THOMAS Wright, Ballymoney, is no stranger to Dorset sheep. He and his family have been running the pedigree Ballytaggart flock for 28 years now and so have developed a wealth of experience in the breed with genetics stretching far and wide across the UK.
Over the years the Ballytaggart flock has won a plethora of awards both in the show and sale rings in Northern Ireland and the mainland. To note a few, the flock has won supreme championship at Balmoral seven times, May Fair four times and, most recently, champion in the Northern Ireland flock competition, an accolade the flock has won multiple times, including at UK level.
Thomas runs 140 pedigree ewes alongside 50-60 Angus cattle, reared from drop calves. The two work in perfect unison for Thomas in terms of housing requirements and grassland management.
Ewes are put to the rams in April for two cycles with the aim of early September lambs. The naturally fertile nature of the breed means the large majority of the flock hold, giving a neat lambing period.
This year an excellent 120/140 of the ewes held for September lambing. The remainder of the ewes are put back to the ram in July, lambing in December, which gives Thomas the opportunity to try out new stock rams.
Lambing in September works remarkably well for the mixed enterprise as cattle are still out at grass, meaning all housing can be utilised by the sheep and in turn, once lambing is finished, can be used for the entire winter for cattle, reducing costs. Again, the two complement each other in terms of grassland management with a low demand for grass from dry ewes in spring/summer meaning the cattle can have priority.
The first of the lambs born in September will be finished as early as 12-13 weeks, provided they are not selected for breeding. This is impressive considering lambs are outwintered with limited concentrates fed. The ewe plays a huge role in making this possible due to their abundance of milk, versatility, hardiness and maternal ability, thus keeping mortality rates minimal.
This in turn results in high lambing percentages with both quantity and quality of lambs to sell with grades comparable to that of continentals.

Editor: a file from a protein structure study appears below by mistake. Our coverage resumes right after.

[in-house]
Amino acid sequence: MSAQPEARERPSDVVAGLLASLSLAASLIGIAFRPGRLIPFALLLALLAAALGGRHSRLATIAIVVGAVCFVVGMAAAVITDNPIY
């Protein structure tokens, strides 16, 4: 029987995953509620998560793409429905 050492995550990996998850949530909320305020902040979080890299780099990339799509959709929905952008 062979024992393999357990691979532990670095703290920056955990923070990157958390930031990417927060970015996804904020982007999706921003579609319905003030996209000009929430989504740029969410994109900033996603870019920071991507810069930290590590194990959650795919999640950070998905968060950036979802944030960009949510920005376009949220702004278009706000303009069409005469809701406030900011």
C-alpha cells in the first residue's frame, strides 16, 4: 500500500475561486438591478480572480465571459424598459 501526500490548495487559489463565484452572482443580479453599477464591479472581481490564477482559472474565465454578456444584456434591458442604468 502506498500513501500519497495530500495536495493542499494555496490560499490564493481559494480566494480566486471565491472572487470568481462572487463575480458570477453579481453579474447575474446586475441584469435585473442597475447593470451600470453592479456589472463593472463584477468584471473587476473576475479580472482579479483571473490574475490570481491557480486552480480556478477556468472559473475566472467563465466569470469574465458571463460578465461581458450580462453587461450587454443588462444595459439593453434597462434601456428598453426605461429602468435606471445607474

Upon weaning, Thomas will select around 30 ram lambs to be kept for breeding every year. A strong focus is placed upon conformation, breed type and correctness of feet and mouths. Finding a market for so many rams proves an easy task with a strong reputation and, of course, more notably the constant increase in demand for Dorset rams as both a terminal and maternal sire.
Last year Thomas topped the annual May Fair with ram lamb Ballytaggart Boss Hogg selling for 3800gns with a pen average of 1200gns. Of course, a number of lambs also go to commercial breeders in which Thomas has noted a marked increase in buyers seeking rams to put to crossbred continentals for an easy fleshing, low input and high return lamb.
As well as ram lambs, the Ballytaggart flock sells up to 60 ewe lambs from home every year with the surplus going to Carlisle in late summer. There has been a notable surge in demand for females over the past five years, capitalised on by all breeders. Thomas explained that more and more people are utilising the Dorset’s ability to breed all year round, capable of producing three crops of lambs in two years. This unique trait can be carried across to half bred ewes and so this makes up the basis of many of his commercial customers with the aim of early lambs to hit the Easter market.
The Dorset breed is continuously growing with increasing membership and sale success bolstered by the perfect mix of maternal and terminal traits making it an attractive investment to any sheep enterprise!